Commentary on the Draft English Language Arts Curriculum

I appreciate that people are less unhappy with the draft curriculum for English Language Arts than with some of the other subject areas. But, as an academic who researches young people and their literacies – print, media, and digital – I am very concerned with its major omissions of topics crucial to the well-being of young people and to their development as citizens in a multimodal world. Here is a summary of my letter to Adriana LaGrange.

Of all the components of this dreadful draft curriculum, the English language arts element has come in for the smallest amount of criticism. Many people are very happy with the emphasis on phonics, morphemes, and the like.

I have a different perspective. I don’t have a lot to say about the technical work on teaching the decoding of print that is present in abundance in the ELA draft. Of course, children need to learn to read and write well; that goes without saying. However, I have serious reservations about what is missing.

My first concern is about the narrowness of text format considered in the draft. In the era of the smartphone, the average Albertan, adult or teen, is far more likely to have a video camera in their pocket than a fountain pen. In the era of YouTube, the average Albertan five-year-old arrives at the door of the Kindergarten classroom with a vast amount of experience of the moving image. In the era of covid, most young children in Alberta have learned to connect to family and friends through an assortment of screens.

But there is virtually nothing about the moving image in the ELA curriculum. Nothing at all about apps. Nothing about video games. All these formats involve the arts of language, and the ELA curriculum is where they belong. Children need to learn what is involved in making these forms, in interpreting these forms, in critiquing these forms; those capacities are what we call literacy. A thoughtful curriculum develops critical awareness of different text formats, including the ones dearest to the hearts of the students; and, as a result, it sends more aware gamers and app users back to their home screens. To omit all these formats from the curriculum is to waste a vital opportunity.

Karen Wohlwend, in an article now more than ten years old, sounds an alarmingly contemporary and relevant warning about the perils of ignoring the technological sophistication that young children bring into the classroom.  Although some of the technology she mentions, such as CD-ROMs have now vanished (a fact that is in itself a reminder of the speed of change), her concern for how we define “the new basics” remains extremely pertinent,  I like this piece because she is so clear that the stakes are high – and her respect for young children is also high. 

My second concern is that children are not being educated about how texts and language can be deployed against their own best interests. In the era of the Internet, the sponsored website, the edutainment universe, children’s leisure choices of videos to watch, games to play, and websites to explore are often monitored by commercial interests. There is nothing in this ELA curriculum to introduce children to the concepts and the rhetoric of advertising. Once, the junior high years may have been time enough to explore these issues, but elementary school children today are consumers – and frequently consumers under market surveillance.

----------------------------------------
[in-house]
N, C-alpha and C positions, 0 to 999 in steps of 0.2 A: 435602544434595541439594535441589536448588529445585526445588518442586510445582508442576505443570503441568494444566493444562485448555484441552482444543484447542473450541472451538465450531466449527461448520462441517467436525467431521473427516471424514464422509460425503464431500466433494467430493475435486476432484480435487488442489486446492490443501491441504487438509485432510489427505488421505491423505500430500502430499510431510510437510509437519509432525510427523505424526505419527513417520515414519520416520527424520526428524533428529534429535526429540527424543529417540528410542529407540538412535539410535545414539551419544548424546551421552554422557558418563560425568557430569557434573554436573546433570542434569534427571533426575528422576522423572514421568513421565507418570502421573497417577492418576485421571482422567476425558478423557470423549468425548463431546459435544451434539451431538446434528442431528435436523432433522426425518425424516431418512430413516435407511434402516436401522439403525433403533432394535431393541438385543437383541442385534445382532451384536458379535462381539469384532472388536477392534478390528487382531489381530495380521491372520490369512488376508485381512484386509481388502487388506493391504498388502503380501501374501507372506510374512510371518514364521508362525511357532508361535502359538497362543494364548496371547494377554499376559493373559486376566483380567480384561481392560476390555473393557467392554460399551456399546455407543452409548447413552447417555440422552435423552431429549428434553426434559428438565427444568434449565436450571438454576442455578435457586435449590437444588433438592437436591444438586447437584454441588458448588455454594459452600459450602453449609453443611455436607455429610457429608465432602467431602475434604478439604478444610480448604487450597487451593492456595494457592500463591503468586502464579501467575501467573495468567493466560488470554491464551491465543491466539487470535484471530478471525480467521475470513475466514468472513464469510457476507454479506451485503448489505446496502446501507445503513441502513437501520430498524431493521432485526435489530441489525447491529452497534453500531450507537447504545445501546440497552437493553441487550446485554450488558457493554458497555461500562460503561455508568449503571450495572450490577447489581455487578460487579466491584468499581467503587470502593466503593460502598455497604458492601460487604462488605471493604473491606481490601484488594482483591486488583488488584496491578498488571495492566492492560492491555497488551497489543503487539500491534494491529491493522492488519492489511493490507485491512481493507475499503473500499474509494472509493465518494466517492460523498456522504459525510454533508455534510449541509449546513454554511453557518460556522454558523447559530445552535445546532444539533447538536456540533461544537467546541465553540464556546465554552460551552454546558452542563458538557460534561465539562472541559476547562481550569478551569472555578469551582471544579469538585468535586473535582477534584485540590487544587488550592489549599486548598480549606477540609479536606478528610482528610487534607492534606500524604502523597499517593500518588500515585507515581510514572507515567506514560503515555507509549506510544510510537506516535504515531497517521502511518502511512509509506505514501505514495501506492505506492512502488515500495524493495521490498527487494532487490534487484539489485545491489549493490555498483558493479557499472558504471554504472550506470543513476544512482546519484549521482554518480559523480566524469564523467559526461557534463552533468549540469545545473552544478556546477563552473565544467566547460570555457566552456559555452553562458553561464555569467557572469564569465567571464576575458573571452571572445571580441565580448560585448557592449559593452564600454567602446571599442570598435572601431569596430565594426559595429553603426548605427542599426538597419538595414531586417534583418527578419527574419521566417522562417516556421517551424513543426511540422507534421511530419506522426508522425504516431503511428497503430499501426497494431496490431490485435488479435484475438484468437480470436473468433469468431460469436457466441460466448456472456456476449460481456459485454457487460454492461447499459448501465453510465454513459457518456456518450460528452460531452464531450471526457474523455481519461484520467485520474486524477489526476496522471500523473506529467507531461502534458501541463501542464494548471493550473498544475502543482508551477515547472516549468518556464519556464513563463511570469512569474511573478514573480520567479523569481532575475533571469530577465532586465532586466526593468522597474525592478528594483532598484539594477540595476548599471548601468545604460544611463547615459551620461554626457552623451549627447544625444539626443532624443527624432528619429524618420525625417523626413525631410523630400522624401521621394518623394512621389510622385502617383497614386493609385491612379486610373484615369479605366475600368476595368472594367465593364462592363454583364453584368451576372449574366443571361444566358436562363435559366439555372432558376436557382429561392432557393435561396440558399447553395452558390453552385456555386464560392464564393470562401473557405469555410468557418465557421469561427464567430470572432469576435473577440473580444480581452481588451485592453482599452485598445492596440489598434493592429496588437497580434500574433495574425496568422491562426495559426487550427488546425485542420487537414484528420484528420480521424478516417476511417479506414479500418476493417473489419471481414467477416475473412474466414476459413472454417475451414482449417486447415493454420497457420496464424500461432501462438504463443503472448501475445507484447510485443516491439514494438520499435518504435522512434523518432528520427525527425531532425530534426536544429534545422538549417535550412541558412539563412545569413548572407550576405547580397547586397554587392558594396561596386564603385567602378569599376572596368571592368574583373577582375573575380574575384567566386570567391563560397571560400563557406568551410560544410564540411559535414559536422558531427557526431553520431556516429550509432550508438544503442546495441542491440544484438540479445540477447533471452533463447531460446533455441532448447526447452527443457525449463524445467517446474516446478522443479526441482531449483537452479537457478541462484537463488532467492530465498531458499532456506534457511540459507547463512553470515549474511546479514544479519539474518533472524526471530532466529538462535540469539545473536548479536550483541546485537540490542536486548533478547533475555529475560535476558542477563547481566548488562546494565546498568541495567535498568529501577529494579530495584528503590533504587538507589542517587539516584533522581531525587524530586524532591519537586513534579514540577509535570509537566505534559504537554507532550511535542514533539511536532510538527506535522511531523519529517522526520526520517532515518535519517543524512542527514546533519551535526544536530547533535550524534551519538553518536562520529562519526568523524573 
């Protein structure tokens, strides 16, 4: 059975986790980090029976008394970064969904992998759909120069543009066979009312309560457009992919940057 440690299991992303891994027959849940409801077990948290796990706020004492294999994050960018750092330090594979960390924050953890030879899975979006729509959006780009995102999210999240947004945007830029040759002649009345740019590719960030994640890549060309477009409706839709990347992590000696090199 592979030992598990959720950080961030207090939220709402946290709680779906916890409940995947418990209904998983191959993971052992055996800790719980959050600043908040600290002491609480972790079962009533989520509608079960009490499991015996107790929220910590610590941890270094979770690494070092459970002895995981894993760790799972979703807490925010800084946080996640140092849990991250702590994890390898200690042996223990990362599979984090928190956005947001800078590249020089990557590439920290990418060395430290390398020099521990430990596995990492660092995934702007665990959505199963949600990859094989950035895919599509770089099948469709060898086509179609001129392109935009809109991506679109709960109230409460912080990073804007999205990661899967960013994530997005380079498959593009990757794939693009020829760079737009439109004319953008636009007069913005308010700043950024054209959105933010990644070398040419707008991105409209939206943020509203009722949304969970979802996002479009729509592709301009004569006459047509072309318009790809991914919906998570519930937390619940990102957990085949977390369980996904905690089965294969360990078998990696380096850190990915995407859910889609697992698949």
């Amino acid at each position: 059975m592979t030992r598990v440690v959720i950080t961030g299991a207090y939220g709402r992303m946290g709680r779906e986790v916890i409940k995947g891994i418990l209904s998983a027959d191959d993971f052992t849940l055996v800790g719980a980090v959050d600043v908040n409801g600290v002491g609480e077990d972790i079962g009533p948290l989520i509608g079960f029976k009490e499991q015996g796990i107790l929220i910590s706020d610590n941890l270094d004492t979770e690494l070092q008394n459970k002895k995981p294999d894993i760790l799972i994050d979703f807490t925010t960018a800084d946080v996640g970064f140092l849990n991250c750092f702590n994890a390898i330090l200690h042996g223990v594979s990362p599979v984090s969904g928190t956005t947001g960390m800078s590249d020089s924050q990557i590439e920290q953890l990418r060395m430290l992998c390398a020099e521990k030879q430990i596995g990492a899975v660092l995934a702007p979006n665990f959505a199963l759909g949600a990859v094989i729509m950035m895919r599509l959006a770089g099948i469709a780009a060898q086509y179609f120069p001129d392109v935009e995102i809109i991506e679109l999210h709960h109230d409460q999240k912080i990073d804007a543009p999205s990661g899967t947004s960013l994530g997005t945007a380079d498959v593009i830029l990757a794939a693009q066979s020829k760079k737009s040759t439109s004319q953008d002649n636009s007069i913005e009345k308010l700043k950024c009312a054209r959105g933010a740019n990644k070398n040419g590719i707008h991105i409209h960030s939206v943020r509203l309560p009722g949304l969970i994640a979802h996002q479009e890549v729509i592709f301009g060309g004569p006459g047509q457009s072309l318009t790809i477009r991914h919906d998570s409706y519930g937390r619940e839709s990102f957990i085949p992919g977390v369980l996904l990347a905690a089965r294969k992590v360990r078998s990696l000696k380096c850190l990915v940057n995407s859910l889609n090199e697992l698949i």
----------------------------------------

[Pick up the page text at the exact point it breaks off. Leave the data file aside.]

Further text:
The ELA curriculum admires the rhetorical genius of Cicero but ignores the rhetorical genius of advertisers who seduce today’s children on every kind of screen.  It is not necessary to start from scratch in order to improve children’s alertness to their digital and commercial surroundings; age-appropriate and Canadian teaching material to enhance the security awareness of young children is already available, produced by organizations such as the not-for-profit charity, MediaSmarts.

Faith Rogow, in a 2014 chapter about media literacy for young children, addresses both of the issues I raise here.  She talks about the significance of children understanding how the media they use every day are put together, with many examples of the classroom potential of this topic.  She also introduces a handy list of simple questions for analyzing media messages, including the following samples:  “Who created this or Who made up this story?  (Authorship).  What does this want me to do?  (Purposes).  Who paid for this?  Who makes money from it?  (Economics).”  The entire list of questions is worth reading very carefully.  This chapter comes from a book entitled Technology and Digital Media in the Early Years:  Tools for Teaching and Learning (ed. Donohue) but you can read the chapter here.  

The draft ELA curriculum focuses almost entirely on words – mostly written, occasionally spoken. Today’s children live in a world of proliferating images and interactivity. They need to learn how to function as critical citizens of this lively world. They need to learn the uses and abuses of all kinds and forms of language in this world. There is actually a place for such activity in the ELA curriculum, the strand called “representing.” It is mentioned in the introduction but then it seems to vanish without trace.

Contemporary children already move in a world full of representations; drawing on that knowledge in order to expand and refine it should be one of the major tasks of the English language arts curriculum. This draft fails that challenge.